Microbes can do much more for space explorers besides just help harvest resources. Credit: TRENDS in Microbiology

"I suspect you could use them under greenhouse conditions,” Cockell said. He added that some slow-growing varieties of cyanobacteria had trouble even under optimal lab conditions.

Changing the surface

That word of warning may seem to put a damper on hopes that microbes could become the vanguard for transforming Mars into a lush green and blue planet. But researchers still have tried to envision how microbes could help terraform the .

Humans might first need to push Mars into a state known as ecopoesis. Geoengineering might help raise the surface temperature by 60 degrees C so that liquid water can exist once more on the Martian surface, as well as thicken the atmosphere and reduce the amount of ultraviolet radiation and cosmic rays that reach the surface.

But Cockell remained cautious about the likelihood that microbes could make Mars habitable for humans in a relatively short period of time.

"Terraforming is more difficult because you’re trying to change planetary conditions on a short timescale," Cockell pointed out. "It took hundreds of millions of years to do it on Earth."

That doesn't mean humans might not engineer a super-variety of microbe that might do the trick down the line, Cockell said. But his interest remains focused on the more practical application of harvesting resources, and continuing to test how well different microbes deal with the wide variety of extraterrestrial rocks.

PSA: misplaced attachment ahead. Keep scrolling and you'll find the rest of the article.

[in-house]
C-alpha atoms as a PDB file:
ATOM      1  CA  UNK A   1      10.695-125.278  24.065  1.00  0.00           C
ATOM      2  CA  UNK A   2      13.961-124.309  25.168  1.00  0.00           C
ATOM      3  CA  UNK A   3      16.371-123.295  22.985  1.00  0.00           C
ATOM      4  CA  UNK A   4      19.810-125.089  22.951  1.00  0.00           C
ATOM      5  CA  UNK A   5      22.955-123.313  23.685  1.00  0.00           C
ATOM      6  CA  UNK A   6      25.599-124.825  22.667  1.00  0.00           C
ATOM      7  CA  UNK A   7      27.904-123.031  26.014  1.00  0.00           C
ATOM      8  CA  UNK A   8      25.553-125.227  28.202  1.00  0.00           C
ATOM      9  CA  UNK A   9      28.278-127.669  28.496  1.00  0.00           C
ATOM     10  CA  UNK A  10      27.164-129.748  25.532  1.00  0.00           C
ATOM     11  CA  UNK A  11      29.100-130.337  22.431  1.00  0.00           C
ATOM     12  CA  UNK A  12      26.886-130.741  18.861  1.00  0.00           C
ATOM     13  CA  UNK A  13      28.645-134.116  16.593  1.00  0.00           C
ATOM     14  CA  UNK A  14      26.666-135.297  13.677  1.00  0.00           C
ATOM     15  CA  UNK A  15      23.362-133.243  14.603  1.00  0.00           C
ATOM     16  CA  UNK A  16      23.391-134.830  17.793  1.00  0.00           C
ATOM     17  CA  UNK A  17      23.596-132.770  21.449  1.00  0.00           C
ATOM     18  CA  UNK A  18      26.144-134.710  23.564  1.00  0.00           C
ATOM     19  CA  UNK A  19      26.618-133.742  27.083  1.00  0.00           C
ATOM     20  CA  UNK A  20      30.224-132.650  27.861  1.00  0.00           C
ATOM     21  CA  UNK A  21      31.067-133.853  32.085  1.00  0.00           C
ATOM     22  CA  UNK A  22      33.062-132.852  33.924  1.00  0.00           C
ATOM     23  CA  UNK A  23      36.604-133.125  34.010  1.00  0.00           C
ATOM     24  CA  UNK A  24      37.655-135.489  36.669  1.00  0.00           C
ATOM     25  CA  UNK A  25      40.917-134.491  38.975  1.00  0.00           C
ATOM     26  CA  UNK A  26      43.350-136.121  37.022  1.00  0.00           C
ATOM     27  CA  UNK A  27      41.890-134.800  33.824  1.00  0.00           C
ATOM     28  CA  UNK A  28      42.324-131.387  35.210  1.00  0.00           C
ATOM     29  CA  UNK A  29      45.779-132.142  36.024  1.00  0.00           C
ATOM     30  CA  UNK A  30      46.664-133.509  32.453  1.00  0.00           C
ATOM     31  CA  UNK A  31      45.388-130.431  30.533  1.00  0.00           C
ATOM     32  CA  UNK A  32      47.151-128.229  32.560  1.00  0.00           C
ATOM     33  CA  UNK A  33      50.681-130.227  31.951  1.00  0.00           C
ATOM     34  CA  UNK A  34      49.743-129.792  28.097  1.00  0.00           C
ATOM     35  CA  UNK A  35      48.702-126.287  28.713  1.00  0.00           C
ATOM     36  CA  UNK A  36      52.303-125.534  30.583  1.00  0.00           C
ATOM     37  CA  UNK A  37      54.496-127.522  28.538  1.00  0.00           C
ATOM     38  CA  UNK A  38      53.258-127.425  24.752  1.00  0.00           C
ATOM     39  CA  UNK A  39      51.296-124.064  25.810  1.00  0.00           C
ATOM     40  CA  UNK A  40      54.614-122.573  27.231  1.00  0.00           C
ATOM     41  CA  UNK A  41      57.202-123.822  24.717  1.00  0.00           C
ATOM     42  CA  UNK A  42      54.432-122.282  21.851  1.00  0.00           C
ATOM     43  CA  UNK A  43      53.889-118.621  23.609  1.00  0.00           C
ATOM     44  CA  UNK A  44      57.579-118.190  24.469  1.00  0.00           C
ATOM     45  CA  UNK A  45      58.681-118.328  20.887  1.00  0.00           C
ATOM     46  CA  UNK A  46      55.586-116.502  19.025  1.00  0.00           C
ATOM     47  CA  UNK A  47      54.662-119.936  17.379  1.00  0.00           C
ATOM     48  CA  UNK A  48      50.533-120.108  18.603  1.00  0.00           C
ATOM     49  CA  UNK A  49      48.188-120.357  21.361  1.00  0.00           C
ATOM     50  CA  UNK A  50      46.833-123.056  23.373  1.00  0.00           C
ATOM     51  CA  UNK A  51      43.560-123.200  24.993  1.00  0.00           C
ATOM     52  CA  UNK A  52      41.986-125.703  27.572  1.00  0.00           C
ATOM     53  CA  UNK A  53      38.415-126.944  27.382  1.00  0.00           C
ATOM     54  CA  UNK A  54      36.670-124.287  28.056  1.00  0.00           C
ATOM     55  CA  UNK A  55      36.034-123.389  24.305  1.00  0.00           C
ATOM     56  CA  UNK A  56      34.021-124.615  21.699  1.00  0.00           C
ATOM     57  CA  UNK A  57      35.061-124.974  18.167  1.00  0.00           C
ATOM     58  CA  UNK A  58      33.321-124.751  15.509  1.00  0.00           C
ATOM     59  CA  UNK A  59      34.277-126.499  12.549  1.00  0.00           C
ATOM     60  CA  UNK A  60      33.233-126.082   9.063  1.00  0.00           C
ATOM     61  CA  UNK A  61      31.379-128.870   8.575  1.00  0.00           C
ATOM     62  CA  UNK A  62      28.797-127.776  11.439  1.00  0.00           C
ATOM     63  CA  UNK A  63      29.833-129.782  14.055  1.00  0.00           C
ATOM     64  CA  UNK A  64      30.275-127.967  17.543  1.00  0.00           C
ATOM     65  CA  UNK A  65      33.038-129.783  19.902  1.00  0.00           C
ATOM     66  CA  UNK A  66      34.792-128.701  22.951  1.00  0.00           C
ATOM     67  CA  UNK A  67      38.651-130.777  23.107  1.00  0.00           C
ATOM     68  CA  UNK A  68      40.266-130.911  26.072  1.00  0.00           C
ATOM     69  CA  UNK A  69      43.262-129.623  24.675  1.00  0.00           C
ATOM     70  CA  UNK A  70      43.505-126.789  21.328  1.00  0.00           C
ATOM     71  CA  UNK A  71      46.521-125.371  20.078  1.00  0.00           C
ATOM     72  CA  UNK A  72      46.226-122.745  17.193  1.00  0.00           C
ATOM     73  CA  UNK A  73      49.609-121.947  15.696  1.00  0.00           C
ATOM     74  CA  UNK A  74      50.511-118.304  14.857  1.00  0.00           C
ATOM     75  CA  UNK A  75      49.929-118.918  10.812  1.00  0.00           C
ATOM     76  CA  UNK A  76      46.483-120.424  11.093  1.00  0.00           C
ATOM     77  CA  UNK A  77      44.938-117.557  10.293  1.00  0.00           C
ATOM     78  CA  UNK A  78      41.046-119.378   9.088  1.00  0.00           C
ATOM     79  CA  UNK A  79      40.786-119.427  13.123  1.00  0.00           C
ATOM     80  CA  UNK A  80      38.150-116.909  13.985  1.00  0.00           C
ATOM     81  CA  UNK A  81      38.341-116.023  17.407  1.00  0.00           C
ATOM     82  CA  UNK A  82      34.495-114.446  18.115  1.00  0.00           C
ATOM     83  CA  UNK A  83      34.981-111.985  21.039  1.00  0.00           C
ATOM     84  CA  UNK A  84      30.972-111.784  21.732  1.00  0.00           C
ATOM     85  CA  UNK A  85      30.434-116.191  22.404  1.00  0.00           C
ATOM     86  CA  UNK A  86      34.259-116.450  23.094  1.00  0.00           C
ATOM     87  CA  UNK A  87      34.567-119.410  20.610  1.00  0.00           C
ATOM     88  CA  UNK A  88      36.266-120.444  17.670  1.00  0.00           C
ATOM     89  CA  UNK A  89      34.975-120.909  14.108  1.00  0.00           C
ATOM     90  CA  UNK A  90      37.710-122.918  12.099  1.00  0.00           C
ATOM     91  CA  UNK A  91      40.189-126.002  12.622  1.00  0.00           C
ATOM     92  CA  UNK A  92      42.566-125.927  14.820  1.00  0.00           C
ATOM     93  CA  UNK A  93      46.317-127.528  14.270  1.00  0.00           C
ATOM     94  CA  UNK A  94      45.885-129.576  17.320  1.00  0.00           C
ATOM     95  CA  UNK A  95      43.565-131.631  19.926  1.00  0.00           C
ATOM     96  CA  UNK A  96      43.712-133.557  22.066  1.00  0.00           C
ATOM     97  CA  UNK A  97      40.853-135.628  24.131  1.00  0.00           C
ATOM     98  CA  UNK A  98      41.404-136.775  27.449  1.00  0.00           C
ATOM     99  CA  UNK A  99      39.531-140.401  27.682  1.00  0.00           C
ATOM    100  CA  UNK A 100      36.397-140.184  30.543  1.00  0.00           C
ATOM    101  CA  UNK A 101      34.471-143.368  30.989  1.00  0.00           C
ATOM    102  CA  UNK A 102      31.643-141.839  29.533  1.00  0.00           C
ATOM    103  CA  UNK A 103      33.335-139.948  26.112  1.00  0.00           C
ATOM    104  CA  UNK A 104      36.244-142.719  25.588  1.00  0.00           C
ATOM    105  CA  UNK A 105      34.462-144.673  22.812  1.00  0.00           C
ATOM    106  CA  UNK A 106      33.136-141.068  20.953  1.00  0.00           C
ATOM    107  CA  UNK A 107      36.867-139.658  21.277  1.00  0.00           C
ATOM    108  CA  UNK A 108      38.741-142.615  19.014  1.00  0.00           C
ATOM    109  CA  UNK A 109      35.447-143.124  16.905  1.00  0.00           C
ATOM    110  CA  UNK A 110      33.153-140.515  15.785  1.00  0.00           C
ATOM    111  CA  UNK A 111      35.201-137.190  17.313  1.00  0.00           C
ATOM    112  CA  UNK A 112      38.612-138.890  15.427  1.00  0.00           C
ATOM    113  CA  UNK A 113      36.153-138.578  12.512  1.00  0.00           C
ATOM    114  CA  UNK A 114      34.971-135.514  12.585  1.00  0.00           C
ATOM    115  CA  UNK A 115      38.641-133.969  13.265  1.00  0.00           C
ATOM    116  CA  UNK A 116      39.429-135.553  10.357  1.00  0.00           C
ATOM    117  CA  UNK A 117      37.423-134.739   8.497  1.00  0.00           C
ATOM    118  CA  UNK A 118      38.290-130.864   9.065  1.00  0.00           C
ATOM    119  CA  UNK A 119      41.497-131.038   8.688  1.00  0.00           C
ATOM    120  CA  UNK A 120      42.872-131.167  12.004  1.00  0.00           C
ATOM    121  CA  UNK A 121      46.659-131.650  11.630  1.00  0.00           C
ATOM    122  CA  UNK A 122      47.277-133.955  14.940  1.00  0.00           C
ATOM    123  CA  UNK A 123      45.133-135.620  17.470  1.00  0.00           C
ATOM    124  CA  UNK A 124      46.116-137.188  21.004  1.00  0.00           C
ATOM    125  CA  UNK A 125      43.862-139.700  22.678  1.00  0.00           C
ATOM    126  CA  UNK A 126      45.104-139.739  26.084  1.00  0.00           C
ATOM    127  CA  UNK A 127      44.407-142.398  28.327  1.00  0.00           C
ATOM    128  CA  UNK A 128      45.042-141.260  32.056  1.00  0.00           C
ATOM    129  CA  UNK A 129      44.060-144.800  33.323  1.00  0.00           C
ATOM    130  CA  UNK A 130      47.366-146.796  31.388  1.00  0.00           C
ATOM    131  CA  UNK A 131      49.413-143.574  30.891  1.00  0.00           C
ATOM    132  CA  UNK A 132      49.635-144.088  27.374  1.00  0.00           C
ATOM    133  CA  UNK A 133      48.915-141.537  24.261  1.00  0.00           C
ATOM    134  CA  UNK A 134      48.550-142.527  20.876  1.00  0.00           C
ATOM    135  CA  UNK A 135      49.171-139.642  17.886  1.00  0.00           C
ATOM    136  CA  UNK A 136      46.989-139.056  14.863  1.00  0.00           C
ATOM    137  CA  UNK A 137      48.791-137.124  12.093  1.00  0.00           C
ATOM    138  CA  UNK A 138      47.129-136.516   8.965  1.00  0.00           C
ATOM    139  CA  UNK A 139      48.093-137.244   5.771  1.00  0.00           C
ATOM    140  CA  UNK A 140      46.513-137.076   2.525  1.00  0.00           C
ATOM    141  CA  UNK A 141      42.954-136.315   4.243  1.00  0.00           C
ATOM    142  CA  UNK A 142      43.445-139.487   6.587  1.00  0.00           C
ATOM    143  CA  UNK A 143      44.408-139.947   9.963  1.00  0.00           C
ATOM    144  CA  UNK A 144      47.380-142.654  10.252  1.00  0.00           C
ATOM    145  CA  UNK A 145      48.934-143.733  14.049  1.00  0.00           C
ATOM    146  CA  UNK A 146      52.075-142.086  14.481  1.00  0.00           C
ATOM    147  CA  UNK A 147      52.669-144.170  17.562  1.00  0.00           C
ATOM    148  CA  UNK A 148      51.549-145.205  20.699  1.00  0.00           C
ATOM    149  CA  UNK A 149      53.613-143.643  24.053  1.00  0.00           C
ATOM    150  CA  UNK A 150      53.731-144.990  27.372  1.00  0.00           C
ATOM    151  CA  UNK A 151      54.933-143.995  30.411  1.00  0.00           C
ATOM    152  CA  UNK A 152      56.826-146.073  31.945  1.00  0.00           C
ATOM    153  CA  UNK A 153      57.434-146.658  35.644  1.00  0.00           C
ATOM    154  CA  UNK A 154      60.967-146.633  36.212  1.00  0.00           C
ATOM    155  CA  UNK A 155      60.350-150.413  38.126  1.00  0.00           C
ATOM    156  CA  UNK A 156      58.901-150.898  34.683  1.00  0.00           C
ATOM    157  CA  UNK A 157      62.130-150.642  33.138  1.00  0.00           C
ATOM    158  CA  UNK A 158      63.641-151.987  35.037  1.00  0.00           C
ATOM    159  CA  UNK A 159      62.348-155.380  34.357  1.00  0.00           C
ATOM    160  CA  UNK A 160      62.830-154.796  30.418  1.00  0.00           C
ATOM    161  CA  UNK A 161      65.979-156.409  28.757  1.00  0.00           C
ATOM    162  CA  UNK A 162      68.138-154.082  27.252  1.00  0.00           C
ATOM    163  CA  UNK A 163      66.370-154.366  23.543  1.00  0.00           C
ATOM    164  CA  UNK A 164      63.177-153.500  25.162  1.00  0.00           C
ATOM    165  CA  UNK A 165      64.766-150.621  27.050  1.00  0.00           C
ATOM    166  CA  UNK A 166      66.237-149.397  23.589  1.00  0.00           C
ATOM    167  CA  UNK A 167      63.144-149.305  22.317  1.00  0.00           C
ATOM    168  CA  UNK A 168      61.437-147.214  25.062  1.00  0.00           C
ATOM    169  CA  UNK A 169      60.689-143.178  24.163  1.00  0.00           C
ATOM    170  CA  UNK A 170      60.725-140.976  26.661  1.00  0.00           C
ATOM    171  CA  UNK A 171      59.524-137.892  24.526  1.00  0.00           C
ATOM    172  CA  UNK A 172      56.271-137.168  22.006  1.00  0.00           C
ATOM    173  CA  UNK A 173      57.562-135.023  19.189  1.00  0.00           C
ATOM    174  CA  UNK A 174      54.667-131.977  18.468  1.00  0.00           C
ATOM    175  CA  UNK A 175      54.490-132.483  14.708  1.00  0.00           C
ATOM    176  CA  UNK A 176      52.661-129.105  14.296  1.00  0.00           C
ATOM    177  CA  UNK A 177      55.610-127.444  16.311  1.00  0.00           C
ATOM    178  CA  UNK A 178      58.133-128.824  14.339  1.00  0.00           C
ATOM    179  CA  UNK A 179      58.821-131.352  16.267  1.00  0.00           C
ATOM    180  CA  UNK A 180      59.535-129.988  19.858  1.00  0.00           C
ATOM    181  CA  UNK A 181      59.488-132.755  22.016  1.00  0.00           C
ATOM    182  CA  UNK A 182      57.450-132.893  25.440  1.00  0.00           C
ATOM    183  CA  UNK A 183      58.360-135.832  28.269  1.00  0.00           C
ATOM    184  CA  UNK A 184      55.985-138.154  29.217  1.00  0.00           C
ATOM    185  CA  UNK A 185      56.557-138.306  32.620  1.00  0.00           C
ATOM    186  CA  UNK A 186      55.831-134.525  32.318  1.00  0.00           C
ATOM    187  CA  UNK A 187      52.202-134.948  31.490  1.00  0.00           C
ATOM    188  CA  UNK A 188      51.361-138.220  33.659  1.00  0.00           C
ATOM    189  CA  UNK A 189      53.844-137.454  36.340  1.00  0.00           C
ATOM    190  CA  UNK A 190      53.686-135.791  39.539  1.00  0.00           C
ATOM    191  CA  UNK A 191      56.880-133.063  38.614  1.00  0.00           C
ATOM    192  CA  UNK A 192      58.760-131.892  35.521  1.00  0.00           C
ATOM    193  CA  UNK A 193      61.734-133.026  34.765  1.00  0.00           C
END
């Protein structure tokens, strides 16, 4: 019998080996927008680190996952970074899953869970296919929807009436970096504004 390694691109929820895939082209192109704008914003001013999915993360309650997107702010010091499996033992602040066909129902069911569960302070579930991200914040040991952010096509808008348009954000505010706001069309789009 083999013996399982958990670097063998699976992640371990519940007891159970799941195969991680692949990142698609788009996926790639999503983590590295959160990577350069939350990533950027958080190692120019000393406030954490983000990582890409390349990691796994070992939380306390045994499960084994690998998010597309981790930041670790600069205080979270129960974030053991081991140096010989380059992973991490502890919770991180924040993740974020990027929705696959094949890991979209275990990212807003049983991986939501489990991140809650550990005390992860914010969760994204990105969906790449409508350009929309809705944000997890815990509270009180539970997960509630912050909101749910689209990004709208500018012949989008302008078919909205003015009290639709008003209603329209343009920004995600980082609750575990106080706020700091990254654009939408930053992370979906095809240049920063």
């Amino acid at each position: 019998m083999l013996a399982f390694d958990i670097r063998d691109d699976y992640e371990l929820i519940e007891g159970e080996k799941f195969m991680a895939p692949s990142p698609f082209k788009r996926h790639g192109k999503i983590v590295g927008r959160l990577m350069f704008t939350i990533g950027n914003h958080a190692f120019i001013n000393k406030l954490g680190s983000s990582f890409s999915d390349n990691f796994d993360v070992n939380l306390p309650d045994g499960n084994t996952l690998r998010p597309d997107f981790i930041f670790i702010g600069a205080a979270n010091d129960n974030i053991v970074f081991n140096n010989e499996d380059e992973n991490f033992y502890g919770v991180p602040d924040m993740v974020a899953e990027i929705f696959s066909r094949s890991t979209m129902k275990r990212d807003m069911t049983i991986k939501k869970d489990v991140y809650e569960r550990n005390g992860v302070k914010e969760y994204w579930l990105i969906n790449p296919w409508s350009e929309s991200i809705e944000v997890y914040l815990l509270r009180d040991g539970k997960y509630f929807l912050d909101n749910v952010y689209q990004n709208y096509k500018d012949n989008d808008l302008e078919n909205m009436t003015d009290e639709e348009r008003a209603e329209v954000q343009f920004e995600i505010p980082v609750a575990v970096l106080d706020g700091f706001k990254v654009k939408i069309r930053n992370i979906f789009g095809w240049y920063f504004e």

Another exciting possibility may arise from how well cooperate together on doing their job.

"One thing we really don’t understand is whether we can use a community of organisms to improve extraction from rocks," Cockell said.

Explore further: Venus Express spacecraft, low on fuel, does delicate dance above doom below

Source: Astrobio.net, By Jeremy Hsu

4.3 /5 (12 votes)

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User comments : 6

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trekgeek1
1.7 / 5 (3) Sep 10, 2010
Since it's uninhabitable anyway, I'd love to see some serious efforts made. Hopefully, in the near future we'll engineer some microbes or nanobots that can self replicate. I'd love to see them exponentially grow and transform the surface. And I'm talking all or nothing, seriously aggressive bots that sweep across the surface in a manner that would be catastrophic here on Earth. Of course, let's take precautions and make sure there is no life on Mars first.
LariAnn
2.2 / 5 (5) Sep 10, 2010
Knowing human history in these matters, if there is money to be made, someone will do it without the proper precautions. Should there be either indigenous life or some extraterrestrial claim to the planetary rights, a nice interplanetary war might ensue, but one without weapons. Imagine an alien race deciding that sending THEIR microbes to Earth would be a great idea to help make "our" planet habitable for THEM! Such races may not operate under the cultural/ethical restraints we have placed on ourselves.
robbor
2.3 / 5 (3) Sep 10, 2010
i think it's strange there was only one manned mission to the moon. so what's so hot about going to mars? the earth is going to hell in a hand basket: environmentally we're trashing the planet and no one seems to be able tolerate anyone else but in the meantime we're gonna scrape together hundreds of millions of dollars so we can send men to mars.
DamienS
3.6 / 5 (5) Sep 11, 2010
i think it's strange there was only one manned mission to the moon.

I thought there were six.

so what's so hot about going to mars? the earth is going to hell in a hand basket: environmentally we're trashing the planet and no one seems to be able tolerate anyone else but in the meantime we're gonna scrape together hundreds of millions of dollars so we can send men to mars.

You've answered your own question - if Mars can be made livable (doubtful), it would take pressure off the terrestrial system, eventually.
out7x
5 / 5 (1) Sep 11, 2010
PLEASE no advertising here. Enough crap online already.

bg1
not rated yet Sep 11, 2010
Whatever extra atmosphere people could produce on Mars would be quickly swept away by the solar wind because Mars' magnetic field is too weak.